Feeds:
Posts
Comments

Posts Tagged ‘Jesus’ miracles’

Jo 17I wonder how long it is since you picked up a novel or story of some description and were totally drawn into another world. It can be a weird journey, can’t it, to feel our head and heart are somewhere else entirely in a kind of parallel universe, while we try to function as usual in our every-day lives?

During a recent interstate road-trip, we discovered a lovely, second-bookshop in one country town and decided to stop and browse there. I wanted something to read and, feeling a little tired and nostalgic, I opted for an old novel—A J Cronin’s Crusader’s Tomb, published in 1956. I remembered reading The Citadel years ago, so was looking forward to another book by this author.

I loved Cronin’s beautiful writing style and was soon completely drawn into the story. But what a sad one it was! I felt so much for the main character, who stumbled from one disaster to the next, in an attempt to become the artist he wanted to be. In the end (spoiler alert!), it was only after his death that the greatness of his art was acknowledged. At least I knew his family was provided for and those who had maligned him and his work during his lifetime were proved wrong. But how drained and depressed I felt after that final chapter! Should I perhaps have invested my emotional energy into reading something more positive and uplifting?

At that point, I remembered a period last year when our church focussed on some of the amazing events during Jesus’ ministry, as recorded in John’s Gospel. Rather than miss something because of how familiar these stories were to me, I decided to take the account of the man born blind (John 9) and write a version in the first person, trying to get right inside the man’s head and imagine what his whole experience of being healed by Jesus must have felt like. What a journey it was for me too! Here is how I began:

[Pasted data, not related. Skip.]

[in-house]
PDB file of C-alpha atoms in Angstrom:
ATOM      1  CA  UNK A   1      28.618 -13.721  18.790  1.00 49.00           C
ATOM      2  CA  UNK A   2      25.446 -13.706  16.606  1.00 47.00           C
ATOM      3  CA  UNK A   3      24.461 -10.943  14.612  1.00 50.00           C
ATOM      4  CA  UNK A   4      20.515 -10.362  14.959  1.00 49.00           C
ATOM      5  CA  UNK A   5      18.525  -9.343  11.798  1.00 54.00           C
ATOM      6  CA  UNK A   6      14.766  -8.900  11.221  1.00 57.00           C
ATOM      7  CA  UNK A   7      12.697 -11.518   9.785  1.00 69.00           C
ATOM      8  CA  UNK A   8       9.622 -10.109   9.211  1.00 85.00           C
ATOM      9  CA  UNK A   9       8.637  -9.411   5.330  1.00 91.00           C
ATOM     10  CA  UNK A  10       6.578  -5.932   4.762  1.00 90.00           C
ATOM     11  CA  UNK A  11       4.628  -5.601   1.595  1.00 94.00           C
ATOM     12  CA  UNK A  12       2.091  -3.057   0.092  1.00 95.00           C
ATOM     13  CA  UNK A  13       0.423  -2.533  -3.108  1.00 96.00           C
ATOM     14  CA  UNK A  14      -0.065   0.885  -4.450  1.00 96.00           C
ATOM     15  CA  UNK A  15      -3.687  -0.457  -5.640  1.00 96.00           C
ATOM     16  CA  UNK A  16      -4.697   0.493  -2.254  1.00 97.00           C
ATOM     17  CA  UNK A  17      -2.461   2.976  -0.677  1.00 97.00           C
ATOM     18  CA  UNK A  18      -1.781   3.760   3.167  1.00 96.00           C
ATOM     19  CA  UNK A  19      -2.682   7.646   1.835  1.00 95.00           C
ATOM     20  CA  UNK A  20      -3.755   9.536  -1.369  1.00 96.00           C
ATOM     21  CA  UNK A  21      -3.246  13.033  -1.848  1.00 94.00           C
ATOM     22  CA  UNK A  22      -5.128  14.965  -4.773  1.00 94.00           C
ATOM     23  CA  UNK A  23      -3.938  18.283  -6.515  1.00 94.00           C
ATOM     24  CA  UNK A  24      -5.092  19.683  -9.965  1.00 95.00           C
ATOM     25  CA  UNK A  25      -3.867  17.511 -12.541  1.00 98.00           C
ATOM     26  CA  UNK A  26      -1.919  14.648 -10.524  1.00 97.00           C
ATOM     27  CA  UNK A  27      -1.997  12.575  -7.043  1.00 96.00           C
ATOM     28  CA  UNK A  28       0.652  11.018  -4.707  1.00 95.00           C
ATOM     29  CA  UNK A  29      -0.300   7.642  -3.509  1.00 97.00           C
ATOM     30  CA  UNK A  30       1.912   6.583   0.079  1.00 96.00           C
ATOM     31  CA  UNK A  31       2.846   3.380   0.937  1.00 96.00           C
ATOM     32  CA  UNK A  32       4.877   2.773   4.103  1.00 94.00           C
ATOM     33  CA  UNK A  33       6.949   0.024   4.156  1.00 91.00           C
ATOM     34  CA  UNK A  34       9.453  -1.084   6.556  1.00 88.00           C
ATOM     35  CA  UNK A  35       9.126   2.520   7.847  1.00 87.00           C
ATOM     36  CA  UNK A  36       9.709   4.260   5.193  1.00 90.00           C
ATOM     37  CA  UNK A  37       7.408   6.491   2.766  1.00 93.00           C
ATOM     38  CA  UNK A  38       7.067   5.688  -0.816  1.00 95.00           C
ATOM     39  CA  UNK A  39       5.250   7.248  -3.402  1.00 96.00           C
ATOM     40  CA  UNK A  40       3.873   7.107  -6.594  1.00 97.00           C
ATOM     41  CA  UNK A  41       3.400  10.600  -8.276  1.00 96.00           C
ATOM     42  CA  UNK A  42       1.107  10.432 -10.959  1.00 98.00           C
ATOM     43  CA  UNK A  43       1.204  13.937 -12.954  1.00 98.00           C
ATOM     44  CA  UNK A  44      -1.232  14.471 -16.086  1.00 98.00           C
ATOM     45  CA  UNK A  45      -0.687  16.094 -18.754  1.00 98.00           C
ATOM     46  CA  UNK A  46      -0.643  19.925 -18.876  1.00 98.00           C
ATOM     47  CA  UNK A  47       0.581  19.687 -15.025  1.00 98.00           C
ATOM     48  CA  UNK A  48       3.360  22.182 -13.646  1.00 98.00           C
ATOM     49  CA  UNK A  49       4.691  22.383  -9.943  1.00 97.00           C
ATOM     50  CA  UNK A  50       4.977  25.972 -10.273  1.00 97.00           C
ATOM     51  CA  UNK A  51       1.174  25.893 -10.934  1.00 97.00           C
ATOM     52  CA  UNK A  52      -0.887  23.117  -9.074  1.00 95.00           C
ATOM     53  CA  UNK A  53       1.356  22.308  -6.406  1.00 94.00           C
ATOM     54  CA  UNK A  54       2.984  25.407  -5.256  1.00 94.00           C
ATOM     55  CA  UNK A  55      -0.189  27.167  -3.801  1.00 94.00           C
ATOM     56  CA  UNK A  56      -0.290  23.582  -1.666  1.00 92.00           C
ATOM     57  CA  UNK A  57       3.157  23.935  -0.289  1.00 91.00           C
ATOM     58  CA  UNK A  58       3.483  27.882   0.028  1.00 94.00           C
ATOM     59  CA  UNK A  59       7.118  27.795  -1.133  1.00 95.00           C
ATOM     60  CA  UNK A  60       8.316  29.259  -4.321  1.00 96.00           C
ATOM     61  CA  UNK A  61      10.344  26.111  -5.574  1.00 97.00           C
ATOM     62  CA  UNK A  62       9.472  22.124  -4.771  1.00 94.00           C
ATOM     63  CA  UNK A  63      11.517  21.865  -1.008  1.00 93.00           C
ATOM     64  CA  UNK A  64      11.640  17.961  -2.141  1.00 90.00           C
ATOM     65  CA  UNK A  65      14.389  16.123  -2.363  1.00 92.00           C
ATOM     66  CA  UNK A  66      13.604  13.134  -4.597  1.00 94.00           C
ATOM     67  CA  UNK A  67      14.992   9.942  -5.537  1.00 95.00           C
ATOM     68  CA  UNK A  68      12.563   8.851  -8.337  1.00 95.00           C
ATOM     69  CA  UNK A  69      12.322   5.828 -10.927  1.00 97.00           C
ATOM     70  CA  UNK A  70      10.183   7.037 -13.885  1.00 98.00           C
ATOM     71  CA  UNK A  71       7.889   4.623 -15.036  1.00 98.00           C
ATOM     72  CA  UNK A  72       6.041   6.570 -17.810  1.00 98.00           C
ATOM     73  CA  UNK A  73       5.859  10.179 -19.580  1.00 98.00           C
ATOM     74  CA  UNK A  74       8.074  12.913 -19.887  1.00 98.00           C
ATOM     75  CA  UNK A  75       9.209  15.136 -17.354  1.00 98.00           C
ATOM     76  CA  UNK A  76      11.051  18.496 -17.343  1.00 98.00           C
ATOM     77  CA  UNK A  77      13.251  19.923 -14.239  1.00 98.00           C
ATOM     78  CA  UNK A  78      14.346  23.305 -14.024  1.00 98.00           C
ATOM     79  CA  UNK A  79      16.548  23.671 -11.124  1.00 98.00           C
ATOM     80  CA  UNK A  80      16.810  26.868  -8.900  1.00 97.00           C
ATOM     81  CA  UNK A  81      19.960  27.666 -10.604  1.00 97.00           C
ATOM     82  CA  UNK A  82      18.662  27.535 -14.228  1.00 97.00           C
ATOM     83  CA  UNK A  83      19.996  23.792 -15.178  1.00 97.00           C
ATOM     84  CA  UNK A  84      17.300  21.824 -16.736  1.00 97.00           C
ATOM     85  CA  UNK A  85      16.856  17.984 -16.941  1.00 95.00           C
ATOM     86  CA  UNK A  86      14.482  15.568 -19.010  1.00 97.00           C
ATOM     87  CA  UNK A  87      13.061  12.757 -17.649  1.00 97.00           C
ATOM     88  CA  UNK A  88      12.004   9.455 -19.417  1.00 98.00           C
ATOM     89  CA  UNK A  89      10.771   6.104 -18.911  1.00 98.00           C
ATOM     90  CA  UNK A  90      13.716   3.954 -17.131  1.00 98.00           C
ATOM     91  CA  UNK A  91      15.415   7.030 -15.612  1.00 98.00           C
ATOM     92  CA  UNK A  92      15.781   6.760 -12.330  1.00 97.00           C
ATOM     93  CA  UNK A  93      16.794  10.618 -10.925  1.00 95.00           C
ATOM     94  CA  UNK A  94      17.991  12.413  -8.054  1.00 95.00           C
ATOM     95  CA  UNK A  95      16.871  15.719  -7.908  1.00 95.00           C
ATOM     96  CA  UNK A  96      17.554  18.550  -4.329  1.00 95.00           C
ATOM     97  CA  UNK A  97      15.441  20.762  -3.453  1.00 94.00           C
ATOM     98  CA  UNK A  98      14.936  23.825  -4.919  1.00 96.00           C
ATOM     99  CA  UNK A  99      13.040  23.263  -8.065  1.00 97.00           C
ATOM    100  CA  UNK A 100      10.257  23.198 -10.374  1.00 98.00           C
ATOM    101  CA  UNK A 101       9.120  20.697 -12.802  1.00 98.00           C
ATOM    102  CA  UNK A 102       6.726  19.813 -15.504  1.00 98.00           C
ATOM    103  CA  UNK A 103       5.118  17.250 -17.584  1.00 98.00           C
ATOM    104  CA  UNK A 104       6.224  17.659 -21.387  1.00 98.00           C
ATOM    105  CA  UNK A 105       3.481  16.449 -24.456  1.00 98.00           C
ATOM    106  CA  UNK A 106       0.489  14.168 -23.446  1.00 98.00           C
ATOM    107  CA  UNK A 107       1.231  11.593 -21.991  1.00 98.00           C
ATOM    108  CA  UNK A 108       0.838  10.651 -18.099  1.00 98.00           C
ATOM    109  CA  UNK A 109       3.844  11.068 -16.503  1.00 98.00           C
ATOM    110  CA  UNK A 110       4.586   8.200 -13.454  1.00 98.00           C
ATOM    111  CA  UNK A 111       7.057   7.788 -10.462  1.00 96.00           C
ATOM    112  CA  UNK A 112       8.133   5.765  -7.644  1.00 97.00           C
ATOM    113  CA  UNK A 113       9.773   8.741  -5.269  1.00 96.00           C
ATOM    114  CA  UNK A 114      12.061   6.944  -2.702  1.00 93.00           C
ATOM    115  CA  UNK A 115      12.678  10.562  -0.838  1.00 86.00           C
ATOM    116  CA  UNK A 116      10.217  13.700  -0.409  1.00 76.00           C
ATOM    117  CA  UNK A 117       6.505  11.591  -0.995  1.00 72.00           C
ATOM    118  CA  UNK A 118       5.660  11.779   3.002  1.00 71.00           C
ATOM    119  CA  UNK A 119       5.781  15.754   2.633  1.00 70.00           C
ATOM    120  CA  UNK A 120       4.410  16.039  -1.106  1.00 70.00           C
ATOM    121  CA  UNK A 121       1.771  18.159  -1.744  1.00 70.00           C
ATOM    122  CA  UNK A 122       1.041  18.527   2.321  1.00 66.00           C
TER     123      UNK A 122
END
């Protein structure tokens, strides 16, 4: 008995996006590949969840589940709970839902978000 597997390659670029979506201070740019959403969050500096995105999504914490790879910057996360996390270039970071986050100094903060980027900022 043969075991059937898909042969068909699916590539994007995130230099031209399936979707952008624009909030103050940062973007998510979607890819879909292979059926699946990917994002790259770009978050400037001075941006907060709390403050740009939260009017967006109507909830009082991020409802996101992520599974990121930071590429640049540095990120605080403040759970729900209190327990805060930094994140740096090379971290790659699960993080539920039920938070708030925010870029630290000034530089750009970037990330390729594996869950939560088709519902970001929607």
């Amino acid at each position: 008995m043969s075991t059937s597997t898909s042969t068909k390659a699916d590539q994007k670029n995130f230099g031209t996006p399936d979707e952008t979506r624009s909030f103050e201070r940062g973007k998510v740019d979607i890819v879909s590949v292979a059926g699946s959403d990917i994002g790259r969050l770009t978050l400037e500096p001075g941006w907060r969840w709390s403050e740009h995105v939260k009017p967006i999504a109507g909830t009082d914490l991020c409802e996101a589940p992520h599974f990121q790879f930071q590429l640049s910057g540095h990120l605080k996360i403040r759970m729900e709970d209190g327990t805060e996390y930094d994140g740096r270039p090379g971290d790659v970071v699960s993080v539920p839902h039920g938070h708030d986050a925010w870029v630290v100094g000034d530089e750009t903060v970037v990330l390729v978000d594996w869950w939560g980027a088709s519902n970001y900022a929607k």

I cannot see, but I hear him nearby, this man they call Jesus. He says he is the light of the world and that the work of God will be displayed in my life. But who is he? What does that mean?

Now I hear him spitting and feel his hands gently putting mud on my eyes. What is this all about?

Then he orders me to go to Siloam … and I know I need to do exactly as he says.

I wash—and things begin to take shape around me! For the first time, I see people and animals

and houses and sky

and trees and earth

and food and water

and … oh so much!

I see colour and light and shade and am overwhelmed with the brightness and variety before me.

I try to adjust to it all, as my heart bursts within me. Who is this Jesus who has opened my eyes?

Have you had time lately to read some of those amazing accounts of Jesus’ ministry here on earth? These stories are powerful. These stories are true. These stories are worth investing our time in. And these stories can be life-changing, as we allow God’s Spirit to speak to us through them and impact us in a deep way.

Read Full Post »